Security Technology Executive

NOV-DEC 2017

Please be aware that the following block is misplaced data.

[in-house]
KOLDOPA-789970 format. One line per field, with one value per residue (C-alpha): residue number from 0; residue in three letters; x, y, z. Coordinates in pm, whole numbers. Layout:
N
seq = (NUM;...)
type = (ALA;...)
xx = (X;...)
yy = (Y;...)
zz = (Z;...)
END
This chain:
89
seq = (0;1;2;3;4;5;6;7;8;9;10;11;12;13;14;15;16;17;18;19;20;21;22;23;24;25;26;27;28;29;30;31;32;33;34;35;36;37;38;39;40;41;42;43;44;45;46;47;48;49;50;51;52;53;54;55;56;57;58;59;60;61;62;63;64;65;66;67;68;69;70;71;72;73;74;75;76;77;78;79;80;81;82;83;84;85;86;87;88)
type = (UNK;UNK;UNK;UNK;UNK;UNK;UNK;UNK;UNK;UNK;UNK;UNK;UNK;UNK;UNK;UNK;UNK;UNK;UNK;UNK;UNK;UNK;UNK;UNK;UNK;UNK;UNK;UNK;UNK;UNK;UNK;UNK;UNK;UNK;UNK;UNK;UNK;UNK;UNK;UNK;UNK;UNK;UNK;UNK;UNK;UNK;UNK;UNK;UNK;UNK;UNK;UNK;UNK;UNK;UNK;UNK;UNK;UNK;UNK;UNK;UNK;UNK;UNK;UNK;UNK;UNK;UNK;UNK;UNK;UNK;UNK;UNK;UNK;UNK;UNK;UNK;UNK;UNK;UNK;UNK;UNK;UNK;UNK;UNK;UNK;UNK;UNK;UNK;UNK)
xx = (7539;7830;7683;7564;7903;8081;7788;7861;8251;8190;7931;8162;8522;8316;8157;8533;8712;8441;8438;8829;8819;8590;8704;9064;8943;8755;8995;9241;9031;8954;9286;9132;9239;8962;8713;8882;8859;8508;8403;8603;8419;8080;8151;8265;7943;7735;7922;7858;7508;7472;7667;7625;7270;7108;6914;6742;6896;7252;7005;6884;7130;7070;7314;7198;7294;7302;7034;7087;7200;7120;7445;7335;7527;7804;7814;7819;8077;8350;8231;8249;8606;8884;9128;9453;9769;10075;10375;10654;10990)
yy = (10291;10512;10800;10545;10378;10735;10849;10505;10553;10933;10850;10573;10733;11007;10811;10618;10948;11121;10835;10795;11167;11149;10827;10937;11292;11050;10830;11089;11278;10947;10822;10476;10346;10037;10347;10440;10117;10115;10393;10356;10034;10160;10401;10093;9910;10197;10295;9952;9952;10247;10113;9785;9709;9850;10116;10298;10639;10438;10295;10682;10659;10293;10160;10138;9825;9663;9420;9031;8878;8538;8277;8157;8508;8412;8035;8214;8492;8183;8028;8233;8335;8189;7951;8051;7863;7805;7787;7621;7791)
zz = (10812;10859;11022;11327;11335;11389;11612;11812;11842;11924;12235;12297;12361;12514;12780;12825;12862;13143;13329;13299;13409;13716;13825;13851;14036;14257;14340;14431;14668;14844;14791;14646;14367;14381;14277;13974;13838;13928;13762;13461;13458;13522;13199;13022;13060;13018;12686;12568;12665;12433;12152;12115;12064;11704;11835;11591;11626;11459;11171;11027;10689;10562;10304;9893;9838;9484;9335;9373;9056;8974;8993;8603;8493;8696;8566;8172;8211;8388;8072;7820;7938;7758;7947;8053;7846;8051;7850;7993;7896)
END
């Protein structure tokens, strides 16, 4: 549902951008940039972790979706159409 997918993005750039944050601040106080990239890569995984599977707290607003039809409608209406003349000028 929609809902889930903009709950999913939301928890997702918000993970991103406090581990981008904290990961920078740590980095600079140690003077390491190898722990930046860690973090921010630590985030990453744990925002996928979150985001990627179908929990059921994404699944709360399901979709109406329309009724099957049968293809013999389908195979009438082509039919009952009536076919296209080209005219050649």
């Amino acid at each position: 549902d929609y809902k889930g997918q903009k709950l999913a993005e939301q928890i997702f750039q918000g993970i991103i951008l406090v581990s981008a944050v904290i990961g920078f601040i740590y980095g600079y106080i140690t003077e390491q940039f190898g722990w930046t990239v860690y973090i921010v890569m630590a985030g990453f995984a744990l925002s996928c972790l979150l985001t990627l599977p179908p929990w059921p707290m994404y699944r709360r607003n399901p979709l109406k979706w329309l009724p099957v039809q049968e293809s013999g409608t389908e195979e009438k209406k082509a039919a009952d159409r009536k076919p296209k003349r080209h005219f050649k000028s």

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26 SECURIT Y TECHNOLOGY E XECUTIVE • November/December 2017 • www. other cases, it can be achieved through a software upgrade to your existing video management system. This software then works in conjunction with your existing NVR and cameras, coordinating control and sharing alarm information. NERC #2 – Response to Attacks The second NERC guideline is having a means to "Respond to an Attack." We don't often think of a video management systems (VMS) as having the capability to "respond", but in fact, a system based on intelligent video surveillance can address this guideline. The key to a video surveillance system's capability to actually "respond" lies in its ability to share data between sensors. We've discussed how the use of location-based video analytics provides insights such as target position, real-size, and object movement, but there are other types of sensors with- in a typical surveillance system that are geospatial - meaning they can share and receive location data. When these sensors collaborate on target type and location, they can effectively react to various types of intrusions. To demonstrate this capability, let's look at a typical detect and respond scenario. The scenario shown involves the use of two sen - sors and a map-based VMS. The first sensor is a detection camera, enabled with video analytics. The second camera is a PTZ camera, enabled with a camera auto follow video analytic. Action 1: The scenario starts with an intrusion at the fence monitored by a fixed perimeter camera. Enabled with intelligent video software, this camera has the ability to not only detect an intrusion, but classify it as a human, and provide the intruder 's location to the VMS. Action 2: The system can immediately display the object, what it is (e.g. human) and its exact location. It can also dynamically update its position on the map-based display using a class-specific icon. Action 3: Simultaneously, a detection alarm is issued which includes the alarm description, alarm image, looping video, live camera view, and a map location based on the detection sent by the fixed camera. Action 4: An intelligent system has the abil- ity to share this alarm data to other geospatially aware sensors, in this case, a PTZ camera. Sharing the location data of the target allows the system to control the pan and tilt of a PTZ camera to swing to the exact location of the intruder and use the distance between the camera location and the intruder to automatically cal - culate the proper zoom level for best viewing. Action 5: With the intruder now cen- tered in the view of the PTZ camera, the system may invoke a camera auto follow algorithm which will keep the intruder centered within the camera's view during the duration of the event. In real time, this entire scenario takes just over 5 seconds and involves no operator interaction. NERC #3 – Communication and Notification The key to the successful communication of an intrusion is the ability to provide a large amount of data in a method that is quickly understood. What happened, where did it happen and what's happen- ing now. A map-based surveillance system has the advantage of providing a wealth of alarm informa- tion in a single, easy to understand interface. In this case, the intruder is detected in the live video and is also dynamically shown on the map with an icon indicating that it is a human. "Breadcrumbs" denote his track and direction of movement. Additionally, an alarm window instantly provides a textual description of the event, an image capture of the detection, a looping video of the alarm, the live camera of the event and quick access to any PTZ cameras which have been assigned to follow the intruder. Within a few seconds of the alarm, the operator has all the important alarm information automatically displayed. Figure – Automated response scenario using video analytics. INFRASTRUCTURE FOCUS

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